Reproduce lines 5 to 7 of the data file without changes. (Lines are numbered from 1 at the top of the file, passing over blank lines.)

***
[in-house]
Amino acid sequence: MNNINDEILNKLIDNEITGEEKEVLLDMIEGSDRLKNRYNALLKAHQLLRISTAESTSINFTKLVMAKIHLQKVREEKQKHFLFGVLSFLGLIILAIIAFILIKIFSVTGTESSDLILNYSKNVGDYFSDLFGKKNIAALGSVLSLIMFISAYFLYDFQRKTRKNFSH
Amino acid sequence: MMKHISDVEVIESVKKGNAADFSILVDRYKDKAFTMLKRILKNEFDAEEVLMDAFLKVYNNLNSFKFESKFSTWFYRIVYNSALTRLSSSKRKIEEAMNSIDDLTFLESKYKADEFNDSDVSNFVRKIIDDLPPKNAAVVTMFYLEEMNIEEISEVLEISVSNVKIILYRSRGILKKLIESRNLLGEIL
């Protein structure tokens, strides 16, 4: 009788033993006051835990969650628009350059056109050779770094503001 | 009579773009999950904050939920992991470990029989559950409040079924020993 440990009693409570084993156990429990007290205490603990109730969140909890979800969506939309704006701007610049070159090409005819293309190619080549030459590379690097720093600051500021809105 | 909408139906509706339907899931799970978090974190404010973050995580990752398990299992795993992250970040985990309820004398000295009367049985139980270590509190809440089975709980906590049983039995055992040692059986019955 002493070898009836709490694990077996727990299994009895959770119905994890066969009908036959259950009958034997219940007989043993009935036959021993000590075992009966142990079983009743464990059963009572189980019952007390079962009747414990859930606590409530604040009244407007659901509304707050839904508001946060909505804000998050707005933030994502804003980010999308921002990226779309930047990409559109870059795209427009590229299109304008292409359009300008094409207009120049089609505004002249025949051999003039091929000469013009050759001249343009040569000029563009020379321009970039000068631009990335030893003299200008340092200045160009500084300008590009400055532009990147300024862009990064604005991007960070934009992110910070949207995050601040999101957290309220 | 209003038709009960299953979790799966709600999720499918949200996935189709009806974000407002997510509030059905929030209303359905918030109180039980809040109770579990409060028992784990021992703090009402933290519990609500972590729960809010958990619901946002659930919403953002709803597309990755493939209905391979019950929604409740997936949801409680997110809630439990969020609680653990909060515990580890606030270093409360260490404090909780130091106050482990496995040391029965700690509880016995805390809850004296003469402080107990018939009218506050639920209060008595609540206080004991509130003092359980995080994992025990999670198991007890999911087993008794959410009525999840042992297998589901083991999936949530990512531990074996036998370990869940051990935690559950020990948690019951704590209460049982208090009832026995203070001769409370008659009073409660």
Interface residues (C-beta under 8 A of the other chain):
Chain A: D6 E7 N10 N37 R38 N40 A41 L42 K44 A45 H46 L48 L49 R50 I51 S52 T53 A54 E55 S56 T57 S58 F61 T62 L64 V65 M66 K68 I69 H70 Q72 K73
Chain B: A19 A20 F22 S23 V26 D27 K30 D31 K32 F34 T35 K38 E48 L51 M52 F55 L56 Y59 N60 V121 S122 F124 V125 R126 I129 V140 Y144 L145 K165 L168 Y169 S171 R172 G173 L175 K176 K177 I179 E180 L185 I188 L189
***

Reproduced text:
Interface residues (C-beta under 8 A of the other chain):
Chain A: D6 E7 N10 N37 R38 N40 A41 L42 K44 A45 H46 L48 L49 R50 I51 S52 T53 A54 E55 S56 T57 S58 F61 T62 L64 V65 M66 K68 I69 H70 Q72 K73
Chain B: A19 A20 F22 S23 V26 D27 K30 D31 K32 F34 T35 K38 E48 L51 M52 F55 L56 Y59 N60 V121 S122 F124 V125 R126 I129 V140 Y144 L145 K165 L168 Y169 S171 R172 G173 L175 K176 K177 I179 E180 L185 I188 L189